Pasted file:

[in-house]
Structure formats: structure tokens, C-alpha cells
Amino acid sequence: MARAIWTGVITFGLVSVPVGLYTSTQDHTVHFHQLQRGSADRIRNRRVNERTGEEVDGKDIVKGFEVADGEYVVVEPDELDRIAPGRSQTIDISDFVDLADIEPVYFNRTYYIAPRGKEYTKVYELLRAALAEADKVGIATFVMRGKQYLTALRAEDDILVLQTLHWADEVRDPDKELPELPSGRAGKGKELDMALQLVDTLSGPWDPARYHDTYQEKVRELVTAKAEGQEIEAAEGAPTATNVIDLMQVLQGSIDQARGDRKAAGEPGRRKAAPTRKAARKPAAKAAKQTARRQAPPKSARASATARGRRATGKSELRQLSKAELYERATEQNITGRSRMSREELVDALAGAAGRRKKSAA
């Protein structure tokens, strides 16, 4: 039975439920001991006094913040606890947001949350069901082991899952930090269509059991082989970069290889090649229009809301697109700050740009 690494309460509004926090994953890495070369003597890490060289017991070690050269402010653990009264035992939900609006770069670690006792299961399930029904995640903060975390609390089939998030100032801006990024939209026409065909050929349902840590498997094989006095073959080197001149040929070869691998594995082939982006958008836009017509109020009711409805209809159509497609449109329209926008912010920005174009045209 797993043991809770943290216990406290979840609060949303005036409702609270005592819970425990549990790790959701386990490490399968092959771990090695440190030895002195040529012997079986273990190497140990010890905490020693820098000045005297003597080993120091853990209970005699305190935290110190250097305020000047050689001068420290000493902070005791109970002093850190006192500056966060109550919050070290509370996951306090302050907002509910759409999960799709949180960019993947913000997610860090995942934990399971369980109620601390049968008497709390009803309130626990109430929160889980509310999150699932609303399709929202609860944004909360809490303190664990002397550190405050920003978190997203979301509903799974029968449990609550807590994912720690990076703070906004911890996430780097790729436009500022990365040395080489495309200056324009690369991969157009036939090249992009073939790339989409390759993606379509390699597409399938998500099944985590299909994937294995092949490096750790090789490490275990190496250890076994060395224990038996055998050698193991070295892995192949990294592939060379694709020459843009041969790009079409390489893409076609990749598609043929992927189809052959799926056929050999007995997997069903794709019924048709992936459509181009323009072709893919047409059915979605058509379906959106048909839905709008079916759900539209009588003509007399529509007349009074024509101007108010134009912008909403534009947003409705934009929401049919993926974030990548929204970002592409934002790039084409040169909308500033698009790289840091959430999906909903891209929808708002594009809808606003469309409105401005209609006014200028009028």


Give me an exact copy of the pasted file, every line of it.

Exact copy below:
[in-house]
Structure formats: structure tokens, C-alpha cells
Amino acid sequence: MARAIWTGVITFGLVSVPVGLYTSTQDHTVHFHQLQRGSADRIRNRRVNERTGEEVDGKDIVKGFEVADGEYVVVEPDELDRIAPGRSQTIDISDFVDLADIEPVYFNRTYYIAPRGKEYTKVYELLRAALAEADKVGIATFVMRGKQYLTALRAEDDILVLQTLHWADEVRDPDKELPELPSGRAGKGKELDMALQLVDTLSGPWDPARYHDTYQEKVRELVTAKAEGQEIEAAEGAPTATNVIDLMQVLQGSIDQARGDRKAAGEPGRRKAAPTRKAARKPAAKAAKQTARRQAPPKSARASATARGRRATGKSELRQLSKAELYERATEQNITGRSRMSREELVDALAGAAGRRKKSAA
């Protein structure tokens, strides 16, 4: 039975439920001991006094913040606890947001949350069901082991899952930090269509059991082989970069290889090649229009809301697109700050740009 690494309460509004926090994953890495070369003597890490060289017991070690050269402010653990009264035992939900609006770069670690006792299961399930029904995640903060975390609390089939998030100032801006990024939209026409065909050929349902840590498997094989006095073959080197001149040929070869691998594995082939982006958008836009017509109020009711409805209809159509497609449109329209926008912010920005174009045209 797993043991809770943290216990406290979840609060949303005036409702609270005592819970425990549990790790959701386990490490399968092959771990090695440190030895002195040529012997079986273990190497140990010890905490020693820098000045005297003597080993120091853990209970005699305190935290110190250097305020000047050689001068420290000493902070005791109970002093850190006192500056966060109550919050070290509370996951306090302050907002509910759409999960799709949180960019993947913000997610860090995942934990399971369980109620601390049968008497709390009803309130626990109430929160889980509310999150699932609303399709929202609860944004909360809490303190664990002397550190405050920003978190997203979301509903799974029968449990609550807590994912720690990076703070906004911890996430780097790729436009500022990365040395080489495309200056324009690369991969157009036939090249992009073939790339989409390759993606379509390699597409399938998500099944985590299909994937294995092949490096750790090789490490275990190496250890076994060395224990038996055998050698193991070295892995192949990294592939060379694709020459843009041969790009079409390489893409076609990749598609043929992927189809052959799926056929050999007995997997069903794709019924048709992936459509181009323009072709893919047409059915979605058509379906959106048909839905709008079916759900539209009588003509007399529509007349009074024509101007108010134009912008909403534009947003409705934009929401049919993926974030990548929204970002592409934002790039084409040169909308500033698009790289840091959430999906909903891209929808708002594009809808606003469309409105401005209609006014200028009028």